And, at 4.5 and just starting, it’s a little later in the game considering they start Kindergarten in the Fall. I wish I could have started on therapy and the assessments at least a couple years ago…
      Oh well, work with what you have, right? We’re making little bits of progress, which is great.

  14. I had to have a speech therapist when I was in kindergarten. I couldn’t say three, I would always say free! lol! But it did help me out it life! 🙂

  15. Hi Tammi:
    Glad to see your kids are underway with speech therapy. As you well know, parents can drive themselves crazy waiting to hear baby’s first word and then worrying about every language and reading skill in the months and years ahead. I’d like to mail you a copy of Beyond Baby Talk by Kenn Apel, PhD, CCC-SLP and Julie Masterson, PhD, CCC-SLP, which was released by Three Rivers Press this past Octc. It helps take the mystery out of the developmental process, showing simple milestones parents can look for and easy activities to build strong language skills at home and on the go. It was written in collaboration with and copyrighted by the American Speech-Language-Hearing Association (ASHA). I’m also happy to send you an extra copy for a giveaway for your reaaders, so let me know.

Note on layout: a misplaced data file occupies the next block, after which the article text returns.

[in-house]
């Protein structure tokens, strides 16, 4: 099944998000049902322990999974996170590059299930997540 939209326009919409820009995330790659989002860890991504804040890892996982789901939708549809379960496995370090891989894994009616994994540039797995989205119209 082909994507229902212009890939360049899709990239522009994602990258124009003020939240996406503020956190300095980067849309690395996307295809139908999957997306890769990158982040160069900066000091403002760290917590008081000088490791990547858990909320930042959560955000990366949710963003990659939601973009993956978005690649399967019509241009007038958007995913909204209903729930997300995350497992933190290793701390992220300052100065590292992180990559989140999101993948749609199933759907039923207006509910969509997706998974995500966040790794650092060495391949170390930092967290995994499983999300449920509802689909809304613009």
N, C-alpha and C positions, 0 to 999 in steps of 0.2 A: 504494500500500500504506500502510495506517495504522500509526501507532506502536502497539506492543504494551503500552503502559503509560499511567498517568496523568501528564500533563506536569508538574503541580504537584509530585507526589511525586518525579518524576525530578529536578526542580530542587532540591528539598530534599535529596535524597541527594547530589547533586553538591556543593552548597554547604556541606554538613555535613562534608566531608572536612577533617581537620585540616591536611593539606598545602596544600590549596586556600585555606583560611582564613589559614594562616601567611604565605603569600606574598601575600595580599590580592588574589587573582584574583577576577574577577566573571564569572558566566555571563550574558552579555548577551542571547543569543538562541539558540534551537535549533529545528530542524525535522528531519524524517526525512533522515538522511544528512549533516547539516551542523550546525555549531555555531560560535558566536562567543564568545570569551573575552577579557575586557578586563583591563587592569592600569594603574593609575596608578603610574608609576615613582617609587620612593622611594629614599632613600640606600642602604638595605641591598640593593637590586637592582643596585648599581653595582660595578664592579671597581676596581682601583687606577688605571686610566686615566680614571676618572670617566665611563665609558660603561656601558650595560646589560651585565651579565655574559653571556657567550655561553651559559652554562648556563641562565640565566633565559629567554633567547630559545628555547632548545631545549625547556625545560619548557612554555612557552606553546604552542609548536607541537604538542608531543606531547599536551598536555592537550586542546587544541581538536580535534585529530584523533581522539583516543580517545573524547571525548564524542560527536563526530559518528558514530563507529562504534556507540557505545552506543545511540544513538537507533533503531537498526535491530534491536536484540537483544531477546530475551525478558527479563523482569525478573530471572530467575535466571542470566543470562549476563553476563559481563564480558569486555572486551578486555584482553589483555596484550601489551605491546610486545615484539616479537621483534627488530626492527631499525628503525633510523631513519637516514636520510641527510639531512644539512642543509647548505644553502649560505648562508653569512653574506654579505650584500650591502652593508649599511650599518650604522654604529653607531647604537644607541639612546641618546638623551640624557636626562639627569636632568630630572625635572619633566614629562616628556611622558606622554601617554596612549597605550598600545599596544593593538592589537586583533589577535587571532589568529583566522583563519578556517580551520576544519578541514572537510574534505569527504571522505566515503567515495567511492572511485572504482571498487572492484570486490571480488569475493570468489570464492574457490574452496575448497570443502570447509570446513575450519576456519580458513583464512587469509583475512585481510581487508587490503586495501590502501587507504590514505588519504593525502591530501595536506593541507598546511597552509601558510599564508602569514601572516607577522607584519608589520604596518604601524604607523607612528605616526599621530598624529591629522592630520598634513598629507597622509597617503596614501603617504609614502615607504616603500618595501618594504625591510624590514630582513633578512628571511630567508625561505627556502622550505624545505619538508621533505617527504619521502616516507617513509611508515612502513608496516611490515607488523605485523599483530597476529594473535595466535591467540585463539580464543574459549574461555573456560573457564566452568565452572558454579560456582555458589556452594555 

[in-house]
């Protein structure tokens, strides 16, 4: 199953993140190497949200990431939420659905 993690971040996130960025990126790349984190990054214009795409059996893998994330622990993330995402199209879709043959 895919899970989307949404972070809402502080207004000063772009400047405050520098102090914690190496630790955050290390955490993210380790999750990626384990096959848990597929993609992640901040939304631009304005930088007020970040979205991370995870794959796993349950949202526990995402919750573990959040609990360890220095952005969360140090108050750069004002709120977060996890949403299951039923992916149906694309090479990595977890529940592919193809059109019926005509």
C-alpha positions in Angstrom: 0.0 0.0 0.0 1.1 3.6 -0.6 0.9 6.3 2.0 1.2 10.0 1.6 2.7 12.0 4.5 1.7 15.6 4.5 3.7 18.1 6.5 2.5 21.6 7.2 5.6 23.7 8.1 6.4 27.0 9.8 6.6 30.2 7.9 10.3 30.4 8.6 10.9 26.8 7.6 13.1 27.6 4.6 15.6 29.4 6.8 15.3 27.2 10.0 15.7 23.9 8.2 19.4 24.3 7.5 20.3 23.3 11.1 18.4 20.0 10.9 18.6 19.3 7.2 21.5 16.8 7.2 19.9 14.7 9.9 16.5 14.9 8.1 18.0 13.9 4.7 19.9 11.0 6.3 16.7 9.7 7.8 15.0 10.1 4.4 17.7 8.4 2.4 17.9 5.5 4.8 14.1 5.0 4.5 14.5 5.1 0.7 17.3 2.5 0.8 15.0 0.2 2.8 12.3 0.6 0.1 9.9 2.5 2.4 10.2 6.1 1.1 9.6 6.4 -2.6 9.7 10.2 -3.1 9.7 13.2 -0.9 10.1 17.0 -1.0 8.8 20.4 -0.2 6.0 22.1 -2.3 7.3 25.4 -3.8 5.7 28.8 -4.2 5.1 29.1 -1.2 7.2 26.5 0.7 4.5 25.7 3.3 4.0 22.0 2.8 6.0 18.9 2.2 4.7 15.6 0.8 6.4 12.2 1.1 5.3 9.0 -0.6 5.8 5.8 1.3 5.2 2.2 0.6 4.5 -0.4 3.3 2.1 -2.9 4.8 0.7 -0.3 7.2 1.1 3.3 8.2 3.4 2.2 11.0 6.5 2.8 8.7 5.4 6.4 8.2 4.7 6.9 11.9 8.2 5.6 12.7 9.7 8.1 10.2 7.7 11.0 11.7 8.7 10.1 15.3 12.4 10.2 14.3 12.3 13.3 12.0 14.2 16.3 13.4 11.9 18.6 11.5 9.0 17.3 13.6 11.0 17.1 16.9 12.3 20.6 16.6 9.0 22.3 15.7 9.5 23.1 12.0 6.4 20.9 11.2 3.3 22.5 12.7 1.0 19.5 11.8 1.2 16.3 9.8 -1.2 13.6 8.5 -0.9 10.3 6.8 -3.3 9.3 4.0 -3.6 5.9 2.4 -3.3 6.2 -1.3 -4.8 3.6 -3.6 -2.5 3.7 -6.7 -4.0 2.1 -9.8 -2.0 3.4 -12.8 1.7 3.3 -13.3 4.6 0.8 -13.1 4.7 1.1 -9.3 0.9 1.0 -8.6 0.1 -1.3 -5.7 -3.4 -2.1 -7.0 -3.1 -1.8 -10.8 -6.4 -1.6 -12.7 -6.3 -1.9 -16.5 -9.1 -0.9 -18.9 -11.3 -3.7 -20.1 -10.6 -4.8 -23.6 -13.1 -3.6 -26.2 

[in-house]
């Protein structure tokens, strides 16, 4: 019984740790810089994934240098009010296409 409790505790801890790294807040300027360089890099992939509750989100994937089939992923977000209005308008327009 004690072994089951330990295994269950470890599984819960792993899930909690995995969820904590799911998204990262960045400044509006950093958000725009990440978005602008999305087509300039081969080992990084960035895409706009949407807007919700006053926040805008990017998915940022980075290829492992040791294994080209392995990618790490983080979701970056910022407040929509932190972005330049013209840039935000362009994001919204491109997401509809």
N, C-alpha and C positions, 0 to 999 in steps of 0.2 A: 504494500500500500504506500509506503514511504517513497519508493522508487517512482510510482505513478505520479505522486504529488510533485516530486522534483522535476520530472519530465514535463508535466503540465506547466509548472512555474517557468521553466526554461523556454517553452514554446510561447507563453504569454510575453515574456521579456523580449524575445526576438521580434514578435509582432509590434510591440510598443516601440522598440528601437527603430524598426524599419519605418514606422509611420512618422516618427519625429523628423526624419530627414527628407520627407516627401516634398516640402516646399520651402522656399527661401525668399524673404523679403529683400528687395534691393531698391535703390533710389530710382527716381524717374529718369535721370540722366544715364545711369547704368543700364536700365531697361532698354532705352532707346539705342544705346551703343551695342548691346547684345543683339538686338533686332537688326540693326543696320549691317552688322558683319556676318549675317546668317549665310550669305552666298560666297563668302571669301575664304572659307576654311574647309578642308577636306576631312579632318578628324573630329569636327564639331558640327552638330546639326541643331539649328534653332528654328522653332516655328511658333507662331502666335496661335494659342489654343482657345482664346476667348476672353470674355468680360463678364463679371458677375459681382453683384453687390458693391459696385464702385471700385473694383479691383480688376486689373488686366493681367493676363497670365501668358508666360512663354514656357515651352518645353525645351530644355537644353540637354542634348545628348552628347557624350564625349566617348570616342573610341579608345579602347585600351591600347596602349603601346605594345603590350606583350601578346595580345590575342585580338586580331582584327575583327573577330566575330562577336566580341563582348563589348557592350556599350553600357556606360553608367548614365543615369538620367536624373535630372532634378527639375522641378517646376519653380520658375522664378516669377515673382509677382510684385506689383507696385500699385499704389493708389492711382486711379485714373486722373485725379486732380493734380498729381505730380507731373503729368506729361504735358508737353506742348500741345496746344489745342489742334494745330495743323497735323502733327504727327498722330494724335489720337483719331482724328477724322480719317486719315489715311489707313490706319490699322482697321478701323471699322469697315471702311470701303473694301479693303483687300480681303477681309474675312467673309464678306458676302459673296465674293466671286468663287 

Erin Mantz
    PR Manager
    The American Speech-Language-Hearing Association

  16. It’s wonderful that you remain focused on their little triumphs, cherishing the moments as they pass rather than letting time blur by. Bravo Mom.

  17. Wow! I too am a mommy of 3! a 3yr old and and 6 month old twins. My twin boy is set to start physical therapy for low muscle tone and will also have a developmental evaluation to see if he will need additional therapy. Your posts and comments will sure help me as i am just starting in all of this 🙂

  18. Hola! I’ve been following your website for some time now and finally got the bravery to go ahead and give you a shout out from Atascocita Tx!
    Just wanted to mention keep up the good work!